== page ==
- Associated Press - Friday, August 5, 2016

BRANSON, Mo. (AP) - In the shadow of Dolly Parton’s Dixie Stampede in Branson, a new restaurant boasts fresh coffee and a menu of healthy, exotic food.

“We are kind of a unicorn around here,” said Randy Britain, owner of Landon’s Coffee and Deli. “We have all hand-made sandwiches from Europe and Asia.”

The Springfield News-Leader (http://sgfnow.co/2aJJi6v ) reports that business has been good at Landon’s since it opened in July.

But making money was never the goal.

Britain said he and his wife started the business as a way to cope with what has been the darkest time of his life - the killing of his 18-year-old stepson Landon Bays.

Bays was found lying on the side of a street in Springfield with a gunshot wound on March 11. He was transported to the hospital where he spent the weekend in critical condition and later died.

In the days after his stepson’s death, Britain drank to excess.

It was the only way, he said, to numb the pain that comes with burying a child.

Eventually, however, he stopped drinking, started seeing a therapist and found a way to stay busy doing what he loves.

“Whether I make a dollar a day, this has kept me busy and focused in a good way,” Britain said. “It could have went the other way real easy. Real easy.”

Bays’ sister and two brothers are also working at the restaurant, which is located on the first floor of the Music City Center.

Robyn Wittke - who is Bays’ mother and Britain’s wife - said starting the business has given the family something positive to do as they wait for Springfield police to catch Bays’ killer.

“This was kind of our therapy,” Wittke said. “All of us have jumped in.”

No one has been arrested or charged in connection with Bays’ killing, and police say they can’t comment publicly on open investigations.

The sign outside Landon’s Coffee and Deli features a stick-figure drawing of Bays walking his beloved dachshund, Cisco.

The restaurant doesn’t have TV commercials or a huge sign on the side of the road. And there are still some repairs to be made and equipment to be purchased.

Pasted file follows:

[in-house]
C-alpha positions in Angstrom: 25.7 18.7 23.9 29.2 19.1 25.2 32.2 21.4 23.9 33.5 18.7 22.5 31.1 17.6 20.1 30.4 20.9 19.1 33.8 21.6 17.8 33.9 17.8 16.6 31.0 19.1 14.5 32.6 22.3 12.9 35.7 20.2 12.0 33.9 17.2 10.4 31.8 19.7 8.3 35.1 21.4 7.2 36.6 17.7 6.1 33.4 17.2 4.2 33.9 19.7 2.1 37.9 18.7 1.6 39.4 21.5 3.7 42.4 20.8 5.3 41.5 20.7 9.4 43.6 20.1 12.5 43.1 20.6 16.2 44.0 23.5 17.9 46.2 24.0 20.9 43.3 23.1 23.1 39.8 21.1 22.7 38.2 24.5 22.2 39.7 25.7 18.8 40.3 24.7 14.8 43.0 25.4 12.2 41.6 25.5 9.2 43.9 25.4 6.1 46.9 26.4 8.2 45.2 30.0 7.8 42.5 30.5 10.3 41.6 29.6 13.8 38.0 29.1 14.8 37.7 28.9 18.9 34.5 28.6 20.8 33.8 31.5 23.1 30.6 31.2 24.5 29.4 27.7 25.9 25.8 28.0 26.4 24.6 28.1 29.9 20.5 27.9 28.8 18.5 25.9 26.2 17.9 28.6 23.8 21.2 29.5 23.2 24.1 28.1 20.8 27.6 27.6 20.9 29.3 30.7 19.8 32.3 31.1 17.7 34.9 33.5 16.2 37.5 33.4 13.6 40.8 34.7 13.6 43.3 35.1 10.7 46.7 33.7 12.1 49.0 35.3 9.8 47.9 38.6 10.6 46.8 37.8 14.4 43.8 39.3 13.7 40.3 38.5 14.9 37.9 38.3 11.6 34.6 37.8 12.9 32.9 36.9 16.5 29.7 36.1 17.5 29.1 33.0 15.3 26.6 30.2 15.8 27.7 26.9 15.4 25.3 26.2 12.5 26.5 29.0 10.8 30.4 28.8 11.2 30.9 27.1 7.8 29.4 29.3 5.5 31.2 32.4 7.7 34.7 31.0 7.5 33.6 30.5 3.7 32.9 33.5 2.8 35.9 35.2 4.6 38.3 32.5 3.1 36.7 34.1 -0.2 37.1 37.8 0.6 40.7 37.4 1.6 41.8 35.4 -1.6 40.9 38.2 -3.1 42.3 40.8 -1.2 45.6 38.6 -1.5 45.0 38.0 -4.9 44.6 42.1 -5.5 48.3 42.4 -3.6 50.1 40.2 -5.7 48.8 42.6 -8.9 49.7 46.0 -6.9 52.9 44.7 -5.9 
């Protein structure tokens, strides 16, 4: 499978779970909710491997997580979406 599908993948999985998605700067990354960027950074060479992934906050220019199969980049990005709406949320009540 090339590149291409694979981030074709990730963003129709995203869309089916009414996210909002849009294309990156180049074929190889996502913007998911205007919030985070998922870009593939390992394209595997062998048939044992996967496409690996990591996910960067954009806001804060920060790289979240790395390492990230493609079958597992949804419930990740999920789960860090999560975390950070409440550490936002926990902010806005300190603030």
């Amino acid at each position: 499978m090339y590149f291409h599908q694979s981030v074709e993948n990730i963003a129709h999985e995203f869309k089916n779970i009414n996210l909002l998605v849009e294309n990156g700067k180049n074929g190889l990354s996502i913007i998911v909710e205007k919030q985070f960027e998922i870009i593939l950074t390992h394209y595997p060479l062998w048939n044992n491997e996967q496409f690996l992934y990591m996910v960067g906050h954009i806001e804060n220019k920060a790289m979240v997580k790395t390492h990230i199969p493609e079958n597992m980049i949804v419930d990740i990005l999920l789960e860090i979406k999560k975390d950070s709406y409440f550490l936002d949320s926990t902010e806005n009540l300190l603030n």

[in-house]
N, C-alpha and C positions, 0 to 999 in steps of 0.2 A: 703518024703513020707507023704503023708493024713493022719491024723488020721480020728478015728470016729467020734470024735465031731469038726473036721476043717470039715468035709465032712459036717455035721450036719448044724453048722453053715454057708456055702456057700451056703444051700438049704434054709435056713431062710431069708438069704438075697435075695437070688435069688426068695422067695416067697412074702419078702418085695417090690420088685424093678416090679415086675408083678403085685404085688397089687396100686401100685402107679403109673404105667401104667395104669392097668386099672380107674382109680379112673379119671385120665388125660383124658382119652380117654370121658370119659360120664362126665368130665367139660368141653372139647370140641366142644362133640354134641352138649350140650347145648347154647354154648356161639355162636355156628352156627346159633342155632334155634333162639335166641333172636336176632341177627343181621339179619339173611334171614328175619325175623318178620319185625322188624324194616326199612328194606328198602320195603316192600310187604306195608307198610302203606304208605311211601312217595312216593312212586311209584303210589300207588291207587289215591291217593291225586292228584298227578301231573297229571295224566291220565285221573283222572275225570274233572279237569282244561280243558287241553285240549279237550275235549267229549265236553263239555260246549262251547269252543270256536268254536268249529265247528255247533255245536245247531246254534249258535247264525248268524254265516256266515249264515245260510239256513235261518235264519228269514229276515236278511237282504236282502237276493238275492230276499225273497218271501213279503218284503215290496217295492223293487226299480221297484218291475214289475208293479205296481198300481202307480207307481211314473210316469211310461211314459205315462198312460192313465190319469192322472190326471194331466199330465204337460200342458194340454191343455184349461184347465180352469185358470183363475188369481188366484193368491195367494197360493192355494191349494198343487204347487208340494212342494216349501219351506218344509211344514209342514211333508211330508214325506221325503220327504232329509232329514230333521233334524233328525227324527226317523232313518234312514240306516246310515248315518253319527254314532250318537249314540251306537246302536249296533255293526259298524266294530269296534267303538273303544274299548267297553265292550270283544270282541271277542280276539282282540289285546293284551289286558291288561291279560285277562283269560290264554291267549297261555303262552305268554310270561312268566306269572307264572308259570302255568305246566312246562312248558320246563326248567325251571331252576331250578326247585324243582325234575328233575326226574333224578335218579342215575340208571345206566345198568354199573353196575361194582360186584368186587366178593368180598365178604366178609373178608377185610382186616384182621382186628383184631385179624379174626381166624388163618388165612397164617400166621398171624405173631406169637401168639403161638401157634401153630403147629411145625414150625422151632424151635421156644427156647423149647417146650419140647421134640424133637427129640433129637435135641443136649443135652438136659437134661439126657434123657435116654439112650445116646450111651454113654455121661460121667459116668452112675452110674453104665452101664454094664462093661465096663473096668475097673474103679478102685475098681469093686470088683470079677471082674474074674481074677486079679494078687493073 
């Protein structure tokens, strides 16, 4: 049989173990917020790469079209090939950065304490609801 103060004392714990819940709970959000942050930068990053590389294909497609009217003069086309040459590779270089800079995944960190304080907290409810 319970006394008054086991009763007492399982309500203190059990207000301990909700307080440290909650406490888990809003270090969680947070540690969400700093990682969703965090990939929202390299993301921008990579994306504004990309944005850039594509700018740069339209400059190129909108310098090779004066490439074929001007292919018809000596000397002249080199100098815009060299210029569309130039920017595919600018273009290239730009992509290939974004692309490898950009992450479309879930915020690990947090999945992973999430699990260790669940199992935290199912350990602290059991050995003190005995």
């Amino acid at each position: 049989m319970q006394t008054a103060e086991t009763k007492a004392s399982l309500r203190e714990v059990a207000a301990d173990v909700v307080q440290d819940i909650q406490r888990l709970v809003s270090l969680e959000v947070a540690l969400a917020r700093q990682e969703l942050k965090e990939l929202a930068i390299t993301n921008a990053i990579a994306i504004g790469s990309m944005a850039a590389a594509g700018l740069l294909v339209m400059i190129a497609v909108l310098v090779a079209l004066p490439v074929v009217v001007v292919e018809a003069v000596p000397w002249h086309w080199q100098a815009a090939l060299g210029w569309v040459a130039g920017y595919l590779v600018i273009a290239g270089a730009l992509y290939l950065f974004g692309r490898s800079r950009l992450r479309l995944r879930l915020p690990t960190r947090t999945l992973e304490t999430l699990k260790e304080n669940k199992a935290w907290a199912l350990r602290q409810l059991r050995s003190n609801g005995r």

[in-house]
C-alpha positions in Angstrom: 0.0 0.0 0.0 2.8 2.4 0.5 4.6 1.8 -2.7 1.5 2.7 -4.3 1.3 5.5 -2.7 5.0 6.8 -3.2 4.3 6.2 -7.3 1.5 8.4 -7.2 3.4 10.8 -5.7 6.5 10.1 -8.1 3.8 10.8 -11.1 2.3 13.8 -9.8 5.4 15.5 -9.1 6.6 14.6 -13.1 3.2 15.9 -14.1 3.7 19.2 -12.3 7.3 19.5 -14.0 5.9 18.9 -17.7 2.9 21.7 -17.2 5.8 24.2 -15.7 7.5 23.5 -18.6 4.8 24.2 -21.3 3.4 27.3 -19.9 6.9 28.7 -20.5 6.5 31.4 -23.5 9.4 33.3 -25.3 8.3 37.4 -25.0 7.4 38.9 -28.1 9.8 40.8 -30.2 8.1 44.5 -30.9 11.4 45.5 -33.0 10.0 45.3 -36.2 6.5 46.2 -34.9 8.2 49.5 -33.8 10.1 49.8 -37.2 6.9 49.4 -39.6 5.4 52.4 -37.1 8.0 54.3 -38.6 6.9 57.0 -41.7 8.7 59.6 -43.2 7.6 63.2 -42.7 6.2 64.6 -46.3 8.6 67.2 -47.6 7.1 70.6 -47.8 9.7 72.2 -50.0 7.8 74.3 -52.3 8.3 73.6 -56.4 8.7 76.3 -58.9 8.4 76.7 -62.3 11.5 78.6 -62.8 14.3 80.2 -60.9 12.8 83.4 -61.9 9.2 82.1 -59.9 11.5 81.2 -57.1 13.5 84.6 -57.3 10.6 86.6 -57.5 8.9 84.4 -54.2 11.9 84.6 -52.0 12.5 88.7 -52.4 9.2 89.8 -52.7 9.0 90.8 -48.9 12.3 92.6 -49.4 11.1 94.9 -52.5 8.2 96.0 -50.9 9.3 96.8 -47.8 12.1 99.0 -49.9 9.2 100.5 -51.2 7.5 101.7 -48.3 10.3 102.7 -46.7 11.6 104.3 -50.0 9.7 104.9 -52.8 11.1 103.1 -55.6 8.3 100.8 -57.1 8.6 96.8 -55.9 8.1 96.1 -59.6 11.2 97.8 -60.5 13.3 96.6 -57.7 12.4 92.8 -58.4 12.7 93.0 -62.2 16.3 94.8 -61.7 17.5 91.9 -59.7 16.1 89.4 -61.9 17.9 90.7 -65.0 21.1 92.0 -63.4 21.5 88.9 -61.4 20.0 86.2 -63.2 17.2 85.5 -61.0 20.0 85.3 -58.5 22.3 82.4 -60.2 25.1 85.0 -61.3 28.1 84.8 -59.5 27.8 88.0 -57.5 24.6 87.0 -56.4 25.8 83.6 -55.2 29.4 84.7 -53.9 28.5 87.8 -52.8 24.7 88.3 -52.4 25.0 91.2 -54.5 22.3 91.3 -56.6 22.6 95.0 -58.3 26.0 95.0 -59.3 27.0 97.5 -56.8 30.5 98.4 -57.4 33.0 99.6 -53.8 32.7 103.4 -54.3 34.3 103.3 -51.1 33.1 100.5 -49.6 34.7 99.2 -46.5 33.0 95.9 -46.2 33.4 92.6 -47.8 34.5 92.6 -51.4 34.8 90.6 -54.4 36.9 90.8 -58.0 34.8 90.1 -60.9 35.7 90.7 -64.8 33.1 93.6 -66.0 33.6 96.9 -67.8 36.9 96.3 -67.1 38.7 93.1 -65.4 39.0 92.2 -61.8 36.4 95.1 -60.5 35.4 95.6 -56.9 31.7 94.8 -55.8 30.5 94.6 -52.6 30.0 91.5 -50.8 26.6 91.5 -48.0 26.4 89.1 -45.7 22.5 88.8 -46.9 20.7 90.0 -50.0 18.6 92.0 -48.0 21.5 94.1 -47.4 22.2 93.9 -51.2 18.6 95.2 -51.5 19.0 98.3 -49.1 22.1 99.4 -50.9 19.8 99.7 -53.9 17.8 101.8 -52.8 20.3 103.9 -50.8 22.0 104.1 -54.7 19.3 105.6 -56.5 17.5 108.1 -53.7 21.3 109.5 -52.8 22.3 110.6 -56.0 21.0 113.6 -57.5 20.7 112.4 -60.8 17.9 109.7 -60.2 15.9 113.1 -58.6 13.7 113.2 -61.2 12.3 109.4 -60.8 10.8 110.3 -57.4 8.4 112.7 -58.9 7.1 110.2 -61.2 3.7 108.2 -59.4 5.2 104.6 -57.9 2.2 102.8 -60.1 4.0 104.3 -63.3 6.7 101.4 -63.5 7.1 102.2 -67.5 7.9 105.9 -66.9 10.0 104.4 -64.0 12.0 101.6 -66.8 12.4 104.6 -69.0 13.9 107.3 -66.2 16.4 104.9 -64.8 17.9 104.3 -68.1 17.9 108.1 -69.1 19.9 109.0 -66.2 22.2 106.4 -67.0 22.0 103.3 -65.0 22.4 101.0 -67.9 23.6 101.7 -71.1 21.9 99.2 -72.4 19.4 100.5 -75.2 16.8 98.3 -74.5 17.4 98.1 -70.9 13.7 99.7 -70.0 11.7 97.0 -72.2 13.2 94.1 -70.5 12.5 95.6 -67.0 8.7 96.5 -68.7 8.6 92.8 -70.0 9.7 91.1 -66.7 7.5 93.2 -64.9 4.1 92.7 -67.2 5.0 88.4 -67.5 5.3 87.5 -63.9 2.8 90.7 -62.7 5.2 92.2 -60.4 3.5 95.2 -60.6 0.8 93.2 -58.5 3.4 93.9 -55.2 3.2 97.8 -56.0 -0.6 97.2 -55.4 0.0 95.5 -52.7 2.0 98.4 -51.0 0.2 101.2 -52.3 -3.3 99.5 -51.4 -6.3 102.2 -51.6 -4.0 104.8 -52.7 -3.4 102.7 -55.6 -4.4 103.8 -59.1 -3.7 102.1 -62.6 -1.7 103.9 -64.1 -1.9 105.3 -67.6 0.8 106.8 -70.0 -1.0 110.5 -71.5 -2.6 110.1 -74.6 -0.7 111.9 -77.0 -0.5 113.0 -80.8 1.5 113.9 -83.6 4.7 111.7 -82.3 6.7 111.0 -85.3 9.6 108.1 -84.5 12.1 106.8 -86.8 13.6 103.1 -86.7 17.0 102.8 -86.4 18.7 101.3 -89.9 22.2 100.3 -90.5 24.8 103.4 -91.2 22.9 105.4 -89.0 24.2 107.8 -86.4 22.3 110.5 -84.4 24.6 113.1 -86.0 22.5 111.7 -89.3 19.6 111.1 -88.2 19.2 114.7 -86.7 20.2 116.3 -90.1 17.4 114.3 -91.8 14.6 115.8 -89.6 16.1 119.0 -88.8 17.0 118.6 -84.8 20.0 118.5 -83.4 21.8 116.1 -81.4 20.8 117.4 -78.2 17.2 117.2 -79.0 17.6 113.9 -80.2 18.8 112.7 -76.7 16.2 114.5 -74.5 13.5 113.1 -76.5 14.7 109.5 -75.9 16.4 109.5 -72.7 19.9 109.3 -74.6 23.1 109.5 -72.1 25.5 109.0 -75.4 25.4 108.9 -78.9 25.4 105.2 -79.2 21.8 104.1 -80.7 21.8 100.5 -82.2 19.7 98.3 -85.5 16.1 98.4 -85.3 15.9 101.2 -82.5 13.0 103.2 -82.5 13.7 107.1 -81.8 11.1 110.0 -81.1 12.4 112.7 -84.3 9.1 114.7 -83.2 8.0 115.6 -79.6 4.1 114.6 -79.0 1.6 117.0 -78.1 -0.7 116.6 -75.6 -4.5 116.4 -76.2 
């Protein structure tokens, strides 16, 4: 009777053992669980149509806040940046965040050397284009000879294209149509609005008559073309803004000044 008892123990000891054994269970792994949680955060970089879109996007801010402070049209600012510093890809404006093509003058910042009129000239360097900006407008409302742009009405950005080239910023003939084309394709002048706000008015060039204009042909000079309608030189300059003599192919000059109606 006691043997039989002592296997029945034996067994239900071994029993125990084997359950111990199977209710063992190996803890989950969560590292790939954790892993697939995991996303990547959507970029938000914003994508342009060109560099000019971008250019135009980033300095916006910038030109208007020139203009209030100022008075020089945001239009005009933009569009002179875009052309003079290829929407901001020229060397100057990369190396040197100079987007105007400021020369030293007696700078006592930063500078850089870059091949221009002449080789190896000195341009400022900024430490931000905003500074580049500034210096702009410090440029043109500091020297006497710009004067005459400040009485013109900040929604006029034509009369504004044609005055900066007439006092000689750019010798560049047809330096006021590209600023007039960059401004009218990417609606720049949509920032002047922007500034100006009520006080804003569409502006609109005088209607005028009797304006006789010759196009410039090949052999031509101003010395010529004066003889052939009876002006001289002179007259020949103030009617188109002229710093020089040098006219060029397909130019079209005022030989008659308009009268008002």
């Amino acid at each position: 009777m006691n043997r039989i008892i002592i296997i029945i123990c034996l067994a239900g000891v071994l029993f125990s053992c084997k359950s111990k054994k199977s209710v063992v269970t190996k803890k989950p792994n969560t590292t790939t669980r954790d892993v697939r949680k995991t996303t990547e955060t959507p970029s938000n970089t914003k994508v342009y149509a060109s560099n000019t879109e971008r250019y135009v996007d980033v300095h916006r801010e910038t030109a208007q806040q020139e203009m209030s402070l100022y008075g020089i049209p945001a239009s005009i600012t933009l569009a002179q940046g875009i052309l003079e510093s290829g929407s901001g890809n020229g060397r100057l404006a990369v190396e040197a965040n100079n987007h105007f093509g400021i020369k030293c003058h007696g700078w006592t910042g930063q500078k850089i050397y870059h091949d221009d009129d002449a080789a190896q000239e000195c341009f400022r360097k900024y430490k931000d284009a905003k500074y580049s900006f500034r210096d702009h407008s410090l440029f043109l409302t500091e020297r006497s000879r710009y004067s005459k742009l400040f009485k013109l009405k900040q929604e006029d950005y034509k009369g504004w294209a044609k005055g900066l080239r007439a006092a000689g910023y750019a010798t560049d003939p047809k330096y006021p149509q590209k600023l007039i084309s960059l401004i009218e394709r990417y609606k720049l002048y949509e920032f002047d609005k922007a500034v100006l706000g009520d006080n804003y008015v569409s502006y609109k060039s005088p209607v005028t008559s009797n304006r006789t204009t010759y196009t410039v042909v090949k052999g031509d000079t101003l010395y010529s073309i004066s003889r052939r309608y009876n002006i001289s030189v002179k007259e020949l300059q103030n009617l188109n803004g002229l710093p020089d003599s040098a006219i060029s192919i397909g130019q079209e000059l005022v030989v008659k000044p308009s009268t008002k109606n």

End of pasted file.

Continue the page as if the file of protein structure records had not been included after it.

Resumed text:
The basics, however, are there. A menu board, an espresso machine and a picture of Bays sipping coffee up on the wall.

Bays - who at 6-feet 4 inches, 250 pounds was often described as a gentle giant - graduated high school at 16 and was on his way toward earning a bachelor’s degree when he was shot.

He and his fiance, Nim, were set to be married this summer. Their dream was to open a coffee shop and bakery together in Thailand.

Now, the family is doing its best to honor that dream in Branson.

Landon’s brother, Christian Bays, is in charge of the coffee, and Britain - who has been in the restaurant business for 20 years - handles the food.

Britain said he started the business without any real planning, but it came together quickly.

“I guess it was kind of crazy to do this, looking back on it now,” Britain said. “But it has been amazingly successful so far.”

Many of Bays’ friends and family members, including his father and stepmother, have already stopped by the restaurant for a coffee or quick bite.

Britain said it’s always nice to hear their stories and see how much Bays affected other people’s lives.

“I am blessed that I got to walk the Earth with him as long as I did,” Britain said. “He put other people before himself each and every time.”

Most of Bays’ friends are in Branson or Bolivar. He had only lived in Springfield for a few weeks before he was killed.